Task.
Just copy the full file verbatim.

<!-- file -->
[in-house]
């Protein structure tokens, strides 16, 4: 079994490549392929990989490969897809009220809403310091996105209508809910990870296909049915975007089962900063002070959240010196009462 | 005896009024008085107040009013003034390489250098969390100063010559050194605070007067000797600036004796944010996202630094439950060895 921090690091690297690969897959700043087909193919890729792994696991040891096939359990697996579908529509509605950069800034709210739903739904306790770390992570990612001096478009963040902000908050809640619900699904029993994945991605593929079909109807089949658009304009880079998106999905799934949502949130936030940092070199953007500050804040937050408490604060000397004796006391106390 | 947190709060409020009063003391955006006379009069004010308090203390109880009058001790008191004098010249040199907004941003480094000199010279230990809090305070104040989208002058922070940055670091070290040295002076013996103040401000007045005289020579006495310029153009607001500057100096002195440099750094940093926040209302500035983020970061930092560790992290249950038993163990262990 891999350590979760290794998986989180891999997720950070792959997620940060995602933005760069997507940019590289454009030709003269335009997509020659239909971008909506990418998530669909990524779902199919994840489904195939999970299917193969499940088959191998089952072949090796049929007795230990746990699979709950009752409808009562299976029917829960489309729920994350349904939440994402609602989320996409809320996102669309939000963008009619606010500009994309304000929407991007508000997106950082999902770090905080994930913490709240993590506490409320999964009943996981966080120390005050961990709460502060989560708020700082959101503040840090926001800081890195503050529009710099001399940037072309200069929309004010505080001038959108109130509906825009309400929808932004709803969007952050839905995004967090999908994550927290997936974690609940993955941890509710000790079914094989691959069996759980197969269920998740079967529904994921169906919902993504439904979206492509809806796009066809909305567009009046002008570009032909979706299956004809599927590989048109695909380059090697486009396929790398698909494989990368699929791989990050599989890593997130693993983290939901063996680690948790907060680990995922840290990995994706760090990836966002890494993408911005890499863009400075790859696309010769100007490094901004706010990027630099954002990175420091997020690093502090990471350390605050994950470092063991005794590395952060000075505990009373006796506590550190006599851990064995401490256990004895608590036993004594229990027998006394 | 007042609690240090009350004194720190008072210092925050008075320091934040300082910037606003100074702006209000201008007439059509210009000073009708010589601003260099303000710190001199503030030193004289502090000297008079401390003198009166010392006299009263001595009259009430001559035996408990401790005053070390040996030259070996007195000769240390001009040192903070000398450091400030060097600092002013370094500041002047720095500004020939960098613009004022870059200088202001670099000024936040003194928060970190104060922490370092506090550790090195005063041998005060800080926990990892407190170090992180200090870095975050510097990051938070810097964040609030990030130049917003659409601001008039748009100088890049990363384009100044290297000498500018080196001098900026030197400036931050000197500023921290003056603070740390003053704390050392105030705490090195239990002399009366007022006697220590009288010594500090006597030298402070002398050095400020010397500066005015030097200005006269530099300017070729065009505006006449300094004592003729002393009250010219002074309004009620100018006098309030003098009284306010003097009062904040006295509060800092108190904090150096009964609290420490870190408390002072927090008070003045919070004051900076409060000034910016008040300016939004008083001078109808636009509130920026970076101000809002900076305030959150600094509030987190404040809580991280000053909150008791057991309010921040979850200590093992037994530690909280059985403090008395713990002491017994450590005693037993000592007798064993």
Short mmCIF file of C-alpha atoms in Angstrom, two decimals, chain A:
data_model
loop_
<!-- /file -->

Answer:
[in-house]
């Protein structure tokens, strides 16, 4: 079994490549392929990989490969897809009220809403310091996105209508809910990870296909049915975007089962900063002070959240010196009462 | 005896009024008085107040009013003034390489250098969390100063010559050194605070007067000797600036004796944010996202630094439950060895 921090690091690297690969897959700043087909193919890729792994696991040891096939359990697996579908529509509605950069800034709210739903739904306790770390992570990612001096478009963040902000908050809640619900699904029993994945991605593929079909109807089949658009304009880079998106999905799934949502949130936030940092070199953007500050804040937050408490604060000397004796006391106390 | 947190709060409020009063003391955006006379009069004010308090203390109880009058001790008191004098010249040199907004941003480094000199010279230990809090305070104040989208002058922070940055670091070290040295002076013996103040401000007045005289020579006495310029153009607001500057100096002195440099750094940093926040209302500035983020970061930092560790992290249950038993163990262990 891999350590979760290794998986989180891999997720950070792959997620940060995602933005760069997507940019590289454009030709003269335009997509020659239909971008909506990418998530669909990524779902199919994840489904195939999970299917193969499940088959191998089952072949090796049929007795230990746990699979709950009752409808009562299976029917829960489309729920994350349904939440994402609602989320996409809320996102669309939000963008009619606010500009994309304000929407991007508000997106950082999902770090905080994930913490709240993590506490409320999964009943996981966080120390005050961990709460502060989560708020700082959101503040840090926001800081890195503050529009710099001399940037072309200069929309004010505080001038959108109130509906825009309400929808932004709803969007952050839905995004967090999908994550927290997936974690609940993955941890509710000790079914094989691959069996759980197969269920998740079967529904994921169906919902993504439904979206492509809806796009066809909305567009009046002008570009032909979706299956004809599927590989048109695909380059090697486009396929790398698909494989990368699929791989990050599989890593997130693993983290939901063996680690948790907060680990995922840290990995994706760090990836966002890494993408911005890499863009400075790859696309010769100007490094901004706010990027630099954002990175420091997020690093502090990471350390605050994950470092063991005794590395952060000075505990009373006796506590550190006599851990064995401490256990004895608590036993004594229990027998006394 | 007042609690240090009350004194720190008072210092925050008075320091934040300082910037606003100074702006209000201008007439059509210009000073009708010589601003260099303000710190001199503030030193004289502090000297008079401390003198009166010392006299009263001595009259009430001559035996408990401790005053070390040996030259070996007195000769240390001009040192903070000398450091400030060097600092002013370094500041002047720095500004020939960098613009004022870059200088202001670099000024936040003194928060970190104060922490370092506090550790090195005063041998005060800080926990990892407190170090992180200090870095975050510097990051938070810097964040609030990030130049917003659409601001008039748009100088890049990363384009100044290297000498500018080196001098900026030197400036931050000197500023921290003056603070740390003053704390050392105030705490090195239990002399009366007022006697220590009288010594500090006597030298402070002398050095400020010397500066005015030097200005006269530099300017070729065009505006006449300094004592003729002393009250010219002074309004009620100018006098309030003098009284306010003097009062904040006295509060800092108190904090150096009964609290420490870190408390002072927090008070003045919070004051900076409060000034910016008040300016939004008083001078109808636009509130920026970076101000809002900076305030959150600094509030987190404040809580991280000053909150008791057991309010921040979850200590093992037994530690909280059985403090008395713990002491017994450590005693037993000592007798064993």
Short mmCIF file of C-alpha atoms in Angstrom, two decimals, chain A:
data_model
loop_